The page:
Origin of Cheraw Dance
According to the tales, the Cheraw dance originated as early as in the 1st century AD. In ancient times, Cheraw dance was performed with the hope of providing solace to soul of a deceased mother who had left her newborn child on earth.
Performance of Cheraw Dance
An individual family performs Cheraw dance on the occasion of ‘Buhza Aih’ that is the bumper harvest. Basically, it is not a community dance but a dance performed by a few selected girls having extraordinary skills. At the time of such occasions, large numbers of people gather to watch the proud performance of ‘Cheraw’ dance by the few skilful dancers. It is generally performed on moonlit nights that add a glory to it. At the time of performance, the sound of the bamboo hitting each other is the rhythm for the dance. But even if a rhythm is missed, the experienced dancers perform the steps with a lot of grace and care.
In the performance, the dancer moves by stepping alternatively in and out from between and across a pair of horizontal bamboos. The men mostly sitting and facing these bamboos on the either side hold these bamboos against the ground and they, tap them by opening and closing them, as per the rhythmic beats. Two bases support the bamboos that are placed horizontally, one at each end. The movements created while clapping them produce a sharp sound, which actually forms the rhythm of the dance. It also indicates the timing for the dancing steps as well. The dancers perform various attractive steps in and out on the beats of the bamboos. Generally, the patterns and stepping of the dance have many variations that are very much graceful. Sometimes the steps are done to imitate some natural movements like the birds or the trees.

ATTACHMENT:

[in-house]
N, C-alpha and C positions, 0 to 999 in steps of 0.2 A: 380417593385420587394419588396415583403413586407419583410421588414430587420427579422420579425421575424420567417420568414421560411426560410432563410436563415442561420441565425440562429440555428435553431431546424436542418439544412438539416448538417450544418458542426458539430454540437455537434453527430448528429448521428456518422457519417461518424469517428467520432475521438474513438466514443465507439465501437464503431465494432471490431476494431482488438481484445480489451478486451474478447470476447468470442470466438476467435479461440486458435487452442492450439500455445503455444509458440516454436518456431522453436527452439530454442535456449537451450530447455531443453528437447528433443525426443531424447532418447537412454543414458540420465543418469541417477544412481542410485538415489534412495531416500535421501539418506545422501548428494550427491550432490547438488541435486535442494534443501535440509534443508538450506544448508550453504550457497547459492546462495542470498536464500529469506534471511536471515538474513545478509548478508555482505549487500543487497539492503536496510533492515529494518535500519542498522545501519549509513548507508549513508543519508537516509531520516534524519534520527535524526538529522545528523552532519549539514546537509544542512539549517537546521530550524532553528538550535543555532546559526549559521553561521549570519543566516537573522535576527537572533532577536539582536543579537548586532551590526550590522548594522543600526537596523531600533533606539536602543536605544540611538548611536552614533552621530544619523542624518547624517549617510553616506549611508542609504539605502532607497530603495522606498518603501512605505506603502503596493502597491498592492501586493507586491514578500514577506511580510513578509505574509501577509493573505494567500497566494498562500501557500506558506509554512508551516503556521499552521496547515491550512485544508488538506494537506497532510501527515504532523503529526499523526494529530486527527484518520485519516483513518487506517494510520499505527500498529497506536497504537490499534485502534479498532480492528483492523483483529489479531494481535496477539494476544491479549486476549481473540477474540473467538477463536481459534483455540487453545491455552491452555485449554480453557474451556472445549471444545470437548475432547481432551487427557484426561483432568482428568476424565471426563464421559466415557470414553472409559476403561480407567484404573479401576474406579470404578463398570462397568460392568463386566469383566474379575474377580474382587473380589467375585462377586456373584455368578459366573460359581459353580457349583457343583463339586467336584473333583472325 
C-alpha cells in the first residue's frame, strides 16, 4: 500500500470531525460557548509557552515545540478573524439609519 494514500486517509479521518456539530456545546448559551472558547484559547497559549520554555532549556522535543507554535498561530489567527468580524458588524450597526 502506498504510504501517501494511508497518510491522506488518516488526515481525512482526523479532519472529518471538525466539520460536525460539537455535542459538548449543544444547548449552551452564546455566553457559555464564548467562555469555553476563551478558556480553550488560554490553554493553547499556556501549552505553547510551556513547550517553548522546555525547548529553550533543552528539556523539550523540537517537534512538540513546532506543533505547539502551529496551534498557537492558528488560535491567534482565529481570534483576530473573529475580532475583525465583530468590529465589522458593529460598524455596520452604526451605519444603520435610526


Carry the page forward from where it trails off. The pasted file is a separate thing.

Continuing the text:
Costume of Cheraw Dance
The female dancers usually dress themselves in traditional dresses like Thihna, Vakiria, Kawrchei and Puanchei. These dresses are designed in such a way that they further brighten up the dance performance.
Musical Instruments for Cheraw Dance
The musical instrument mainly used in this dance form includes two crossed pairs of bamboo staves that the performers hold in their hands. The musical rhythm is created by the clapping of this bamboo staves. In addition, drum and the gong are two traditional musical instruments of the Mizos.